Part of the problem, though, is that Krampus gets confused over who its lead character is. After sticking closely to Billy and establishing his conflict, the narrative constantly switches between different family members until we’re left in something of a muddle. Meanwhile, Krampus ends up being more freaky than truly scary, and it’s most surprising just how bleak Dougherty’s film quickly becomes. The director has talked about Krampus as a horror movie in the Amblin mould, citing films like Gremlins and The Goonies as tonal touchstones, but despite Great Aunt xx delivering sardonic quips between sips from her hip flash, Krampus isn’t afraid of striding headfirst into pure horror terrain, and when that happens, the chuckles all but disappear completely.

When you throw in a beautiful but unnecessary animated segment, characters doing frustratingly silly things (would you send /your/ daughter out into a blizzard alone?), and an ending that tries too hard to be clever instead of settling for genuine emotion, Krampus winds up being a mixed bag of toys. There’s no shortage of chill-inducing weirdness (see the snowmen), but Dougherty seems so intent on creating something unpredictable and unsettling that he forgets what made the film’s first 30 minutes so strong – the bond between its dysfunctional family.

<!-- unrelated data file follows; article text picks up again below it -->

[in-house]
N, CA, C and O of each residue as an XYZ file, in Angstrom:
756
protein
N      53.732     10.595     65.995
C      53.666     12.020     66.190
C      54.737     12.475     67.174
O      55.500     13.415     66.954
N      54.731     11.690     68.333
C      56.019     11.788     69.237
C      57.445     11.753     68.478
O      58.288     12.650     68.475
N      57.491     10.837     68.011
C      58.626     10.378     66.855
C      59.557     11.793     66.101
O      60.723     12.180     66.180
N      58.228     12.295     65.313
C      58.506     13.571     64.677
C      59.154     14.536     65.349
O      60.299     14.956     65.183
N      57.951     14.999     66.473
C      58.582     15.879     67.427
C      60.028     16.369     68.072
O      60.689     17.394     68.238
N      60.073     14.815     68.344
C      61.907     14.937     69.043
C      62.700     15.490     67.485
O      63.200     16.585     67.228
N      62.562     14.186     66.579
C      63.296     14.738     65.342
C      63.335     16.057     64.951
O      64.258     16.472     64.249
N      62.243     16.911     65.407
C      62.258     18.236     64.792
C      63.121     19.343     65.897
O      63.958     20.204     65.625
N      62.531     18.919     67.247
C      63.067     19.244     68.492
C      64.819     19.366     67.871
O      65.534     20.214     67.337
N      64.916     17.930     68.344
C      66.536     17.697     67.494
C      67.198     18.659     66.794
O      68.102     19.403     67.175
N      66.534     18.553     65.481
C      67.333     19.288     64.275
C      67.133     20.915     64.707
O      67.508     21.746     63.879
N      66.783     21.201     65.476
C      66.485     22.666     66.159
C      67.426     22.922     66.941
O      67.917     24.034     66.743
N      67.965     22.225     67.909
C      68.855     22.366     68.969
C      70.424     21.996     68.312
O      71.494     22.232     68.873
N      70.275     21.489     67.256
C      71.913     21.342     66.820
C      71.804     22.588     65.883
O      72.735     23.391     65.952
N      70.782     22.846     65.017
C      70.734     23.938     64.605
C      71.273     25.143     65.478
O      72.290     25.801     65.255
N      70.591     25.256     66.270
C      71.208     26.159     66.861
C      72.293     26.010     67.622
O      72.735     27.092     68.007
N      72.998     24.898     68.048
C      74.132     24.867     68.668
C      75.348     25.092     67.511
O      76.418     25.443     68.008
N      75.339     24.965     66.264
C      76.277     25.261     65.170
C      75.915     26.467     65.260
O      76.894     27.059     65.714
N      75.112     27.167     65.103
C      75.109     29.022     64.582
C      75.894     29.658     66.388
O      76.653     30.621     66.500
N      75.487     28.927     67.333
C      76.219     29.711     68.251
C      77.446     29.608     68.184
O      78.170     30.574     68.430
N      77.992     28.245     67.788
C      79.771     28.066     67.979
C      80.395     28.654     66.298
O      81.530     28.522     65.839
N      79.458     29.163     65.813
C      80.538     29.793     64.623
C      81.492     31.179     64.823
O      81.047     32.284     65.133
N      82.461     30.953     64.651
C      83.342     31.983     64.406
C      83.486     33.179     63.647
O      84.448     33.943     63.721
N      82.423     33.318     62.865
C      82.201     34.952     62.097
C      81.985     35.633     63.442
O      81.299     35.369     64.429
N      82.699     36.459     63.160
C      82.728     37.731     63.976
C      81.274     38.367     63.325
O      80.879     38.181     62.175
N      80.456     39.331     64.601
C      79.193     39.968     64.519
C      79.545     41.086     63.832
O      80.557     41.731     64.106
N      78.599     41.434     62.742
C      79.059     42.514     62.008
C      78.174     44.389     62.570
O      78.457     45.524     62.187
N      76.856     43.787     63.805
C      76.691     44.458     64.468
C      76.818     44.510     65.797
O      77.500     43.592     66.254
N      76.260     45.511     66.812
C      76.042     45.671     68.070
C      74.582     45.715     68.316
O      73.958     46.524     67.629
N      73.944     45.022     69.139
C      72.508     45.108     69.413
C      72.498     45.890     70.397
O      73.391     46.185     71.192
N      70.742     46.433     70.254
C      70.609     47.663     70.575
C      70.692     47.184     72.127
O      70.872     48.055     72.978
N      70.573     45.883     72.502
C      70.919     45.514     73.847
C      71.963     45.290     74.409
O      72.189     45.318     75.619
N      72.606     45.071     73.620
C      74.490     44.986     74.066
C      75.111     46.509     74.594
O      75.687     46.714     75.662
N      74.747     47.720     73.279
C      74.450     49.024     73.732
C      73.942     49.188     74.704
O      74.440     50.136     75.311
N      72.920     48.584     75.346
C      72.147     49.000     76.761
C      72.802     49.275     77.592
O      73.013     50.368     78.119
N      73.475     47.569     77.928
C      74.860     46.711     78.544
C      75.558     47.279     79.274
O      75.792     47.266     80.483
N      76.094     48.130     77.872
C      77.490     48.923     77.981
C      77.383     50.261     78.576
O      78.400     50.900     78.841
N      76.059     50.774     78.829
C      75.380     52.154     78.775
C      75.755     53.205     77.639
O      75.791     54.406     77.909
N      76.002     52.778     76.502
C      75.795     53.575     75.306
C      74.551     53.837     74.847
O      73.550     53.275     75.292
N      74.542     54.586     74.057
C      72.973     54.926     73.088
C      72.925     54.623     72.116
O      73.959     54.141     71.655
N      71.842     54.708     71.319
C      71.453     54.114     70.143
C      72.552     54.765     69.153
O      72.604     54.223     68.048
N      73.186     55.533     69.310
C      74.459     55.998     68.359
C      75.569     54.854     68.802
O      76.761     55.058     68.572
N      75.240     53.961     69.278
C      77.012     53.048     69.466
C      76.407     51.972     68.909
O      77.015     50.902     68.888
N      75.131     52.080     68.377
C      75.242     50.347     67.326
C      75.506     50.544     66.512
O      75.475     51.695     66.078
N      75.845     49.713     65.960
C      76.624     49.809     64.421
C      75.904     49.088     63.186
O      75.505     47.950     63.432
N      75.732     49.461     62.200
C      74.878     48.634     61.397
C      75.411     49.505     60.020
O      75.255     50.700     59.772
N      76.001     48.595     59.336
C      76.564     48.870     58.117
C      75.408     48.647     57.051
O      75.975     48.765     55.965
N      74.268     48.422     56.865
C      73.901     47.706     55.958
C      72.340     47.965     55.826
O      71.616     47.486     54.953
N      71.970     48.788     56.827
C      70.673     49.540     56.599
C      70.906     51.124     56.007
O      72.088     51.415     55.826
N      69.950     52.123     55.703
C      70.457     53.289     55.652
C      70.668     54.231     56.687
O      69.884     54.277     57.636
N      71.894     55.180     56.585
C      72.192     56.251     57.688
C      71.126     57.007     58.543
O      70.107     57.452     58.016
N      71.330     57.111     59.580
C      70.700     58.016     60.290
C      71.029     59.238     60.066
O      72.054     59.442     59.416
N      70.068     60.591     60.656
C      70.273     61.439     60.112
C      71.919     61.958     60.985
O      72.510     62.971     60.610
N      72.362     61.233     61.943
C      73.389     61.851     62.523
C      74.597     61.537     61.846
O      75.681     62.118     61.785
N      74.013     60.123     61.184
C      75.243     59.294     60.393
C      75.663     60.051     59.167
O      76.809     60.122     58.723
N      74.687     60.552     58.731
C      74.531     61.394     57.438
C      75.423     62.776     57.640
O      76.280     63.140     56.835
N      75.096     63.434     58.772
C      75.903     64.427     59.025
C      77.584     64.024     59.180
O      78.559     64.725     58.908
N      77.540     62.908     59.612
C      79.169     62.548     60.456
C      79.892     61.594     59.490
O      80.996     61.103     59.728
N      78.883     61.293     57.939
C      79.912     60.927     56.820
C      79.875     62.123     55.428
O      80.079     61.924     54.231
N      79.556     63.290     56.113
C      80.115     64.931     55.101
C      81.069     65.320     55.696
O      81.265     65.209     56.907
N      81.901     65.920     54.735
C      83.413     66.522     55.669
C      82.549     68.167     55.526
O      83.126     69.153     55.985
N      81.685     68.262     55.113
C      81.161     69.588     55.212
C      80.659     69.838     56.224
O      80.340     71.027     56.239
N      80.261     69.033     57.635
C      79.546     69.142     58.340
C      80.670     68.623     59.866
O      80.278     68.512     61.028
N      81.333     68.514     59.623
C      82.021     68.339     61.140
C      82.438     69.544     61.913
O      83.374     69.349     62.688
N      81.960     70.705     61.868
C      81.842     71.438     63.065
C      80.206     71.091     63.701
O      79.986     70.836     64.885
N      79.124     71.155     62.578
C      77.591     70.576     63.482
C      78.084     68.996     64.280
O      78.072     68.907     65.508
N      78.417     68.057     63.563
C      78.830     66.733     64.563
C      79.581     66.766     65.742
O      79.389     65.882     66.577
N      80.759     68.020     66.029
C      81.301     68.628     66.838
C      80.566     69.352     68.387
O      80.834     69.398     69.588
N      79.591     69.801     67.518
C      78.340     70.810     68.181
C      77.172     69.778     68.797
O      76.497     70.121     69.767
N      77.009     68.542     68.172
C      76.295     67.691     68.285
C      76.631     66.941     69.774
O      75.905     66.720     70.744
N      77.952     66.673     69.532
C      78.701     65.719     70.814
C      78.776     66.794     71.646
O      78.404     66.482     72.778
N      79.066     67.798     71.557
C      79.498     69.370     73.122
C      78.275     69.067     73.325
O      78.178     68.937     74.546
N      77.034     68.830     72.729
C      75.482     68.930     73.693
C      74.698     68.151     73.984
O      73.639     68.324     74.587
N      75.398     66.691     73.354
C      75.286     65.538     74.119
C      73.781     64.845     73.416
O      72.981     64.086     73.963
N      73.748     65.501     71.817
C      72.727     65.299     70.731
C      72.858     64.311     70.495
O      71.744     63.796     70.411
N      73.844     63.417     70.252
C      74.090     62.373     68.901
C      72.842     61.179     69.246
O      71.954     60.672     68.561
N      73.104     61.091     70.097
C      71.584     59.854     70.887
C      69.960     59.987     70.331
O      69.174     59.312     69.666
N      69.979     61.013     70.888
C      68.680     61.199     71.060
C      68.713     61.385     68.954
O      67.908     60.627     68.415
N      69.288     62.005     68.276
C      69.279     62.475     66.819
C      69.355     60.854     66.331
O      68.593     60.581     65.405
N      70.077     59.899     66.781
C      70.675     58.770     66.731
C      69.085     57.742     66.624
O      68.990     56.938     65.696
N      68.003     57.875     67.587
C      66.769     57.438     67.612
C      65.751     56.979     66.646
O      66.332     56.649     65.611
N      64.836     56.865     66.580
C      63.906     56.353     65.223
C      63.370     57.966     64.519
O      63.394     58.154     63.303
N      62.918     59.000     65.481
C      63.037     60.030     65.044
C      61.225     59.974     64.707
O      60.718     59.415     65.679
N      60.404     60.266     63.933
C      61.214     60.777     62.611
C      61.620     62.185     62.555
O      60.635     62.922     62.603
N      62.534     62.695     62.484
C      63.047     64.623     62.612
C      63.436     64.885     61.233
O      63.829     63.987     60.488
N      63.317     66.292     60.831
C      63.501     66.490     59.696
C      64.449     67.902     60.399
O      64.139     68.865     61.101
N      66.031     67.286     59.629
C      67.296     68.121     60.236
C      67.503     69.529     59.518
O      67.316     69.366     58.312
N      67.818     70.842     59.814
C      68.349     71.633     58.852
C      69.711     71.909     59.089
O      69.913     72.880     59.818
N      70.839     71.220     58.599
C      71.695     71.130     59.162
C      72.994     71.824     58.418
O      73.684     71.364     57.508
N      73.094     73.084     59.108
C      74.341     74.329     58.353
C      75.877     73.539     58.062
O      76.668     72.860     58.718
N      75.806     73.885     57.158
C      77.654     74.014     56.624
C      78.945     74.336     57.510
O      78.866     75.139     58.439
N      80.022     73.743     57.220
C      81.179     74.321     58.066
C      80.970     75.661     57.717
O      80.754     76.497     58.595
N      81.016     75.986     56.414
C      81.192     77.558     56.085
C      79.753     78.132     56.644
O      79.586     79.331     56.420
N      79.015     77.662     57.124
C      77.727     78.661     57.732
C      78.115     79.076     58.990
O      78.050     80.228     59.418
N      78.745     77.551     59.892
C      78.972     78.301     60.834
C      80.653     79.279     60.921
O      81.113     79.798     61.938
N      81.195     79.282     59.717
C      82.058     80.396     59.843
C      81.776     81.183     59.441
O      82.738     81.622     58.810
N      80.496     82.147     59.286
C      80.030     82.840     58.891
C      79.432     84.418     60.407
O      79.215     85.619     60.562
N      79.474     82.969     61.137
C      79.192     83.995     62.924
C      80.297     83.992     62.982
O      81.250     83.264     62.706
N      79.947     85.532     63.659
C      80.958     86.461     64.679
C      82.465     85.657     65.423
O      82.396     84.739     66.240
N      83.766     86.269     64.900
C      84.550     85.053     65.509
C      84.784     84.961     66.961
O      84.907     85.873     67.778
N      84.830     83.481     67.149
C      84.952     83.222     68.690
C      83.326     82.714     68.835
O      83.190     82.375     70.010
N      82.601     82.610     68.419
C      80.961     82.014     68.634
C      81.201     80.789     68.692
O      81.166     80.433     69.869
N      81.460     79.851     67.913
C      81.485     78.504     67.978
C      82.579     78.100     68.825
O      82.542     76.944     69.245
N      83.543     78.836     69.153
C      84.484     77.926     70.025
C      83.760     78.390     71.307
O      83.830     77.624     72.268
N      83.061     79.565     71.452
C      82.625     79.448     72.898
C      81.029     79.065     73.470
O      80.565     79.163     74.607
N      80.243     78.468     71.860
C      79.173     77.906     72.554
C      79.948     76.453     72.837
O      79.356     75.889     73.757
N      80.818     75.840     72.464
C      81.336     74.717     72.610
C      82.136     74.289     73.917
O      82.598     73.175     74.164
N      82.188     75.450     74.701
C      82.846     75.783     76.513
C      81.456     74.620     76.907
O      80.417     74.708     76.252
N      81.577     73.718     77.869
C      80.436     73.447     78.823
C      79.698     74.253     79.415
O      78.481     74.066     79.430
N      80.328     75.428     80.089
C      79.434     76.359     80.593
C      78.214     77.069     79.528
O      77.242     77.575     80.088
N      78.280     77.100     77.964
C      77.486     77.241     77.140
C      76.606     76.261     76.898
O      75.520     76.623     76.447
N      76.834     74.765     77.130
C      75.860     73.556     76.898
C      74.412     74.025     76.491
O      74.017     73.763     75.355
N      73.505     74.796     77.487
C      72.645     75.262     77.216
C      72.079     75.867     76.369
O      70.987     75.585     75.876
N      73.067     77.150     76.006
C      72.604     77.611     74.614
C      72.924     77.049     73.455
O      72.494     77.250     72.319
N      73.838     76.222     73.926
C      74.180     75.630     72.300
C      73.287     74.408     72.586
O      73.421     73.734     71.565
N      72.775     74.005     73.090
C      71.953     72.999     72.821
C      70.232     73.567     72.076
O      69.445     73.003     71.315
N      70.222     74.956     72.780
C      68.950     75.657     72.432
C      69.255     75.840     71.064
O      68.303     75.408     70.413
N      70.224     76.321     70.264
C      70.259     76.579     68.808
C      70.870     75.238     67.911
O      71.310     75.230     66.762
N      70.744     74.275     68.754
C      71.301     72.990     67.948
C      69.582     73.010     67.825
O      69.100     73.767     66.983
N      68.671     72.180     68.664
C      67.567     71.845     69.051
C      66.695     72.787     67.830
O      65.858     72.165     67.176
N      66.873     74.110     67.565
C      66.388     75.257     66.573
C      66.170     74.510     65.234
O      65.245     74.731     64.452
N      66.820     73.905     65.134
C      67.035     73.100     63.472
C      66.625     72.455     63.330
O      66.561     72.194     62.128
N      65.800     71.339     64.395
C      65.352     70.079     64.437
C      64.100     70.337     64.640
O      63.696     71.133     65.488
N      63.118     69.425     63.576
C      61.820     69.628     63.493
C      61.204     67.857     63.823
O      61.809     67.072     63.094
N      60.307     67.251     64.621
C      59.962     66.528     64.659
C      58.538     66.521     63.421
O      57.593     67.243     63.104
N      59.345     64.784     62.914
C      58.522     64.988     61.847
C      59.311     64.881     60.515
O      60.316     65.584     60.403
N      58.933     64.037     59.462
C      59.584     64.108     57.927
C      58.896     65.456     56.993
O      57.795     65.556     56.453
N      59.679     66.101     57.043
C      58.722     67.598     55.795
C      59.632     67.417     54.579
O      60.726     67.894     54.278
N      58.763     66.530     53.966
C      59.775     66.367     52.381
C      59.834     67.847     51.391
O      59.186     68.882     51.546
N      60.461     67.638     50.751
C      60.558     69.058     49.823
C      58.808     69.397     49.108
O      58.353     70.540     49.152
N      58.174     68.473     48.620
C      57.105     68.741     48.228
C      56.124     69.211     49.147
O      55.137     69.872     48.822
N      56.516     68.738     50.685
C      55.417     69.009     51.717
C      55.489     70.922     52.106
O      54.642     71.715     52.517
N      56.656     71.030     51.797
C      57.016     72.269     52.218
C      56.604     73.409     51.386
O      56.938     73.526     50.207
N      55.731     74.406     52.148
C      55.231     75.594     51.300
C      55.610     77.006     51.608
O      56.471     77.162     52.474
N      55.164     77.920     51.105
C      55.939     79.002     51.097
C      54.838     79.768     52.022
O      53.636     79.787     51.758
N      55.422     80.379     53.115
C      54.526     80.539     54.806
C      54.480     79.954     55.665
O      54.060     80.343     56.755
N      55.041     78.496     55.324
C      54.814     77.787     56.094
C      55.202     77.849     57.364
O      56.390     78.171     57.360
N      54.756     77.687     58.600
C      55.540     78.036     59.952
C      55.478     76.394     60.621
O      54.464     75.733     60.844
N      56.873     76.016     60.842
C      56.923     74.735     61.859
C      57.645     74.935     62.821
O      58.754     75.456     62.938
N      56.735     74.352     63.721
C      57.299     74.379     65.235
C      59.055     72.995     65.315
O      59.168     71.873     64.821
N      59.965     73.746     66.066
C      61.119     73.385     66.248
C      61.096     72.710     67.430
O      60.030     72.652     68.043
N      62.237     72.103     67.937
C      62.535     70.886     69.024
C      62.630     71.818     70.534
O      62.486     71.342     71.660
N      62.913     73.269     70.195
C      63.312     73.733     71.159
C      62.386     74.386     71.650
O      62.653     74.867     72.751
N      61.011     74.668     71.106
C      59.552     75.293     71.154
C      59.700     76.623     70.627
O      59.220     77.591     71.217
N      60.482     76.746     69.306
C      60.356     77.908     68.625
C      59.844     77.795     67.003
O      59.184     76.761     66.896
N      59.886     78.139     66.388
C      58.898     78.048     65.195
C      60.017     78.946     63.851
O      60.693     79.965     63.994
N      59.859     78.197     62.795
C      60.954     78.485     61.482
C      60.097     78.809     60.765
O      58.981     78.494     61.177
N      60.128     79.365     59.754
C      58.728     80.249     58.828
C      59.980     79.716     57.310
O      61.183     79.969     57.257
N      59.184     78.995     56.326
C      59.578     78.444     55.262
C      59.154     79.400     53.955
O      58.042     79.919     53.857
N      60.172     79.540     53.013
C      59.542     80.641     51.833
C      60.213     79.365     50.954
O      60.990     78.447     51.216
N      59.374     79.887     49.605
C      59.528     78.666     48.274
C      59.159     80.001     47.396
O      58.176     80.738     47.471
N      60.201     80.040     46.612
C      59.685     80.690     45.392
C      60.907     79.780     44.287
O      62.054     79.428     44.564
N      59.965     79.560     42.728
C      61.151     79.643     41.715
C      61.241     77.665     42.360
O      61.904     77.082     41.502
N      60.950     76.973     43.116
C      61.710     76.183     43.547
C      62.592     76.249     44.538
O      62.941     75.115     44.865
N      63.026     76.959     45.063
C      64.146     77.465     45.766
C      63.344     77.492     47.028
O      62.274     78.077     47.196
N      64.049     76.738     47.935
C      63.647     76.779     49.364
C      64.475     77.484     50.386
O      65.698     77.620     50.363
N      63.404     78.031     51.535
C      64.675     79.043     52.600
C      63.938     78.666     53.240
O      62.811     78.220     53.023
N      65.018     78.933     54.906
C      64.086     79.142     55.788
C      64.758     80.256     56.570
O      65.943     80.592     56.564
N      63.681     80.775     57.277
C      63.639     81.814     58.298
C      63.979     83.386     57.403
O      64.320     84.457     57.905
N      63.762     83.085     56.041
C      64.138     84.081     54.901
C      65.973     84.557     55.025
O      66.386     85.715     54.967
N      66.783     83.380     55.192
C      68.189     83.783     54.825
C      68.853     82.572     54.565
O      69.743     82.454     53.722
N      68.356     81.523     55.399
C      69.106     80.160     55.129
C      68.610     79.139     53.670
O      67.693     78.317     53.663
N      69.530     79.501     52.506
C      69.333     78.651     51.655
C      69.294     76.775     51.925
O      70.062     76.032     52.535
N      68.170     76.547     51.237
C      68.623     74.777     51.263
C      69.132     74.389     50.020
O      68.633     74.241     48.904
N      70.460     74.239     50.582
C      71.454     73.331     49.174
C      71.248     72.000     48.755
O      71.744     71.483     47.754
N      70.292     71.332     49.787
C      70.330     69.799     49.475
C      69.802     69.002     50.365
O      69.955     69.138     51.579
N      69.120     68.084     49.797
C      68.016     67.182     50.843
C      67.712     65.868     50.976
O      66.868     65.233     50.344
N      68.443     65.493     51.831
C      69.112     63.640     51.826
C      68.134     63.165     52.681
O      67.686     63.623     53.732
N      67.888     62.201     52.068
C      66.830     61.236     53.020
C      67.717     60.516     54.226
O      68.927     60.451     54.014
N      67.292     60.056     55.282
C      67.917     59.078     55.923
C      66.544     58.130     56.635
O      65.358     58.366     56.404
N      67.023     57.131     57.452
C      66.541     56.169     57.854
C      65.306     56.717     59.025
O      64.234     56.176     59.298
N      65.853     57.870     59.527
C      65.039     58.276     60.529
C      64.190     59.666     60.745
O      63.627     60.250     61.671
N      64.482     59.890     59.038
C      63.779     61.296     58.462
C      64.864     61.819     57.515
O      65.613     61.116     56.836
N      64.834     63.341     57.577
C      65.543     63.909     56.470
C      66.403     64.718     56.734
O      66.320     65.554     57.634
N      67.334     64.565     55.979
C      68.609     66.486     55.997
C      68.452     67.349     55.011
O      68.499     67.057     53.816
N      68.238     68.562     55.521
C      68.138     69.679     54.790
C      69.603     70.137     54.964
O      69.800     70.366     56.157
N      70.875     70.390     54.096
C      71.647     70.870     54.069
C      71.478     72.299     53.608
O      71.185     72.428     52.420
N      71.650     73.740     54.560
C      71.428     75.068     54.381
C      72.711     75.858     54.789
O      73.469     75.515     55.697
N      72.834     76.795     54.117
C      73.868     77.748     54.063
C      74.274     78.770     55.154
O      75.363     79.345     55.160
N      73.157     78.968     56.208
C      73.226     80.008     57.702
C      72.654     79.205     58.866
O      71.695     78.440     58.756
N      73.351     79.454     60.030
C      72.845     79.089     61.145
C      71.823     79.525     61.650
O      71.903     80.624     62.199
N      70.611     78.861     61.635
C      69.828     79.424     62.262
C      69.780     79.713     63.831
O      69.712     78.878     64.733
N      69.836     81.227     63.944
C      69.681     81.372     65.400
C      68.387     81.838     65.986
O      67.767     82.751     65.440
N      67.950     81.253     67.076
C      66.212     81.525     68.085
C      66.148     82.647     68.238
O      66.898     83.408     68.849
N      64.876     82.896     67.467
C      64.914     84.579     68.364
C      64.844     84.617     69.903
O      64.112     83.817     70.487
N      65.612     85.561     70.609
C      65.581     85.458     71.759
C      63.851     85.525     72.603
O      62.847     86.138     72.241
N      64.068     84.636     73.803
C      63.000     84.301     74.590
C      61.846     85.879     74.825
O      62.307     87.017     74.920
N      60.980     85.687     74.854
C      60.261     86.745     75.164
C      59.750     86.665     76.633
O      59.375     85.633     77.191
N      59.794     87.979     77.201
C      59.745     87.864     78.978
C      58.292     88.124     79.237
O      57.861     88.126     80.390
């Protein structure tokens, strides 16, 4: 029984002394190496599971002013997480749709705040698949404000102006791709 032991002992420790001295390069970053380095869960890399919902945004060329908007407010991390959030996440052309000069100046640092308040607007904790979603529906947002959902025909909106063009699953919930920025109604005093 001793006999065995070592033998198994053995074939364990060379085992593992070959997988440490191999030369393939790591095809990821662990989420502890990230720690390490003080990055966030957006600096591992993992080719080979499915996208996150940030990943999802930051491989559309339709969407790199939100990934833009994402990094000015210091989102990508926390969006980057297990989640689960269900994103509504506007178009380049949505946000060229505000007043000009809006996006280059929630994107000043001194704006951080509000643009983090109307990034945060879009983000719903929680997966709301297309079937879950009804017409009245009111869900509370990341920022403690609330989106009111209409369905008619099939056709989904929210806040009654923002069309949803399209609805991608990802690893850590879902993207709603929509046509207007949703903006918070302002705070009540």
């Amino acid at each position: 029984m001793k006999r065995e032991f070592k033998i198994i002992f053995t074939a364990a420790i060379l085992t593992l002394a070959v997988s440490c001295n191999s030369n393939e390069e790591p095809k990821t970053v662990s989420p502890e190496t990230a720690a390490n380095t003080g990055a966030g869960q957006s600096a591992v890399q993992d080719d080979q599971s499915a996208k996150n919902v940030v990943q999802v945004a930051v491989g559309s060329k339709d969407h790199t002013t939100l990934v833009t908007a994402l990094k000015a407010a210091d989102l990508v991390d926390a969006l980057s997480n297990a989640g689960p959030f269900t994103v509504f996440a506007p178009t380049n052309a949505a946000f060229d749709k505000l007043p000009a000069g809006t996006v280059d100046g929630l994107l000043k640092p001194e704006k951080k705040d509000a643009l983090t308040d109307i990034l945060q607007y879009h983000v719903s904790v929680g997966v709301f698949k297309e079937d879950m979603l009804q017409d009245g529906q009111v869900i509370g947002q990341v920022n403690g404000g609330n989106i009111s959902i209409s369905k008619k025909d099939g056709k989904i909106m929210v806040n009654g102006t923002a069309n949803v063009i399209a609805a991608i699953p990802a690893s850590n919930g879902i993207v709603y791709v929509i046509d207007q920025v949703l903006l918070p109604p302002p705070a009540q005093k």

With Gremlins 3 looking more likely than ever, Krampus provides an entertaining diversion as we await Gizmo and co’s return. Dougherty comes so close to greatness that it’s upsetting when he comes up short. Still, between Krampus’ monster set-pieces, domestic banter, and a spirited turn by young xx (Billy), there’s much to love here. A few years from now, Krampus will have earned its place as a festive cult classic, which is just where it belongs.

This review originally ran at Frame Rated.

I Know What You Did Last Summer: 20 years on